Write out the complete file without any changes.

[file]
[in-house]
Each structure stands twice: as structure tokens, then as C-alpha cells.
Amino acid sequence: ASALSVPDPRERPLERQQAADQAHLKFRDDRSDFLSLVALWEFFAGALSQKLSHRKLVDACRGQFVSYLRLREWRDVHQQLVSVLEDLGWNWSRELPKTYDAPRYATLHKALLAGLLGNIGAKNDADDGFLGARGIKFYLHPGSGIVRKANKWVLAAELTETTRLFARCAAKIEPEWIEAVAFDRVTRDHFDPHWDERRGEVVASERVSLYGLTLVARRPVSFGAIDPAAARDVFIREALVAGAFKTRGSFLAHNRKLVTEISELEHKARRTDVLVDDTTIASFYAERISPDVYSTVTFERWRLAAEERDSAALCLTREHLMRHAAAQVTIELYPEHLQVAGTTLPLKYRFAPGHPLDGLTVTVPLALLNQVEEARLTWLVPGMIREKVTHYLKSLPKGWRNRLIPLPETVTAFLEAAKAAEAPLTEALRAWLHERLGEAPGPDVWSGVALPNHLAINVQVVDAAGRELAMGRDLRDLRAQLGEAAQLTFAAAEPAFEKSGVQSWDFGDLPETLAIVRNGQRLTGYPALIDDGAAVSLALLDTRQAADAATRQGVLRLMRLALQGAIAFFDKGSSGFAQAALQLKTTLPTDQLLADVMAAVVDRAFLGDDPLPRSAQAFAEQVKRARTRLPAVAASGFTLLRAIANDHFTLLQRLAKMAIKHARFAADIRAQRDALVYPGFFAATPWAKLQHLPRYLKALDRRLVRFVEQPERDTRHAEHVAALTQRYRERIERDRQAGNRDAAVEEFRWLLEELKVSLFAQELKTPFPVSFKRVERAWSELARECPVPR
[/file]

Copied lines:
[in-house]
Each structure stands twice: as structure tokens, then as C-alpha cells.
Amino acid sequence: ASALSVPDPRERPLERQQAADQAHLKFRDDRSDFLSLVALWEFFAGALSQKLSHRKLVDACRGQFVSYLRLREWRDVHQQLVSVLEDLGWNWSRELPKTYDAPRYATLHKALLAGLLGNIGAKNDADDGFLGARGIKFYLHPGSGIVRKANKWVLAAELTETTRLFARCAAKIEPEWIEAVAFDRVTRDHFDPHWDERRGEVVASERVSLYGLTLVARRPVSFGAIDPAAARDVFIREALVAGAFKTRGSFLAHNRKLVTEISELEHKARRTDVLVDDTTIASFYAERISPDVYSTVTFERWRLAAEERDSAALCLTREHLMRHAAAQVTIELYPEHLQVAGTTLPLKYRFAPGHPLDGLTVTVPLALLNQVEEARLTWLVPGMIREKVTHYLKSLPKGWRNRLIPLPETVTAFLEAAKAAEAPLTEALRAWLHERLGEAPGPDVWSGVALPNHLAINVQVVDAAGRELAMGRDLRDLRAQLGEAAQLTFAAAEPAFEKSGVQSWDFGDLPETLAIVRNGQRLTGYPALIDDGAAVSLALLDTRQAADAATRQGVLRLMRLALQGAIAFFDKGSSGFAQAALQLKTTLPTDQLLADVMAAVVDRAFLGDDPLPRSAQAFAEQVKRARTRLPAVAASGFTLLRAIANDHFTLLQRLAKMAIKHARFAADIRAQRDALVYPGFFAATPWAKLQHLPRYLKALDRRLVRFVEQPERDTRHAEHVAALTQRYRERIERDRQAGNRDAAVEEFRWLLEELKVSLFAQELKTPFPVSFKRVERAWSELARECPVPR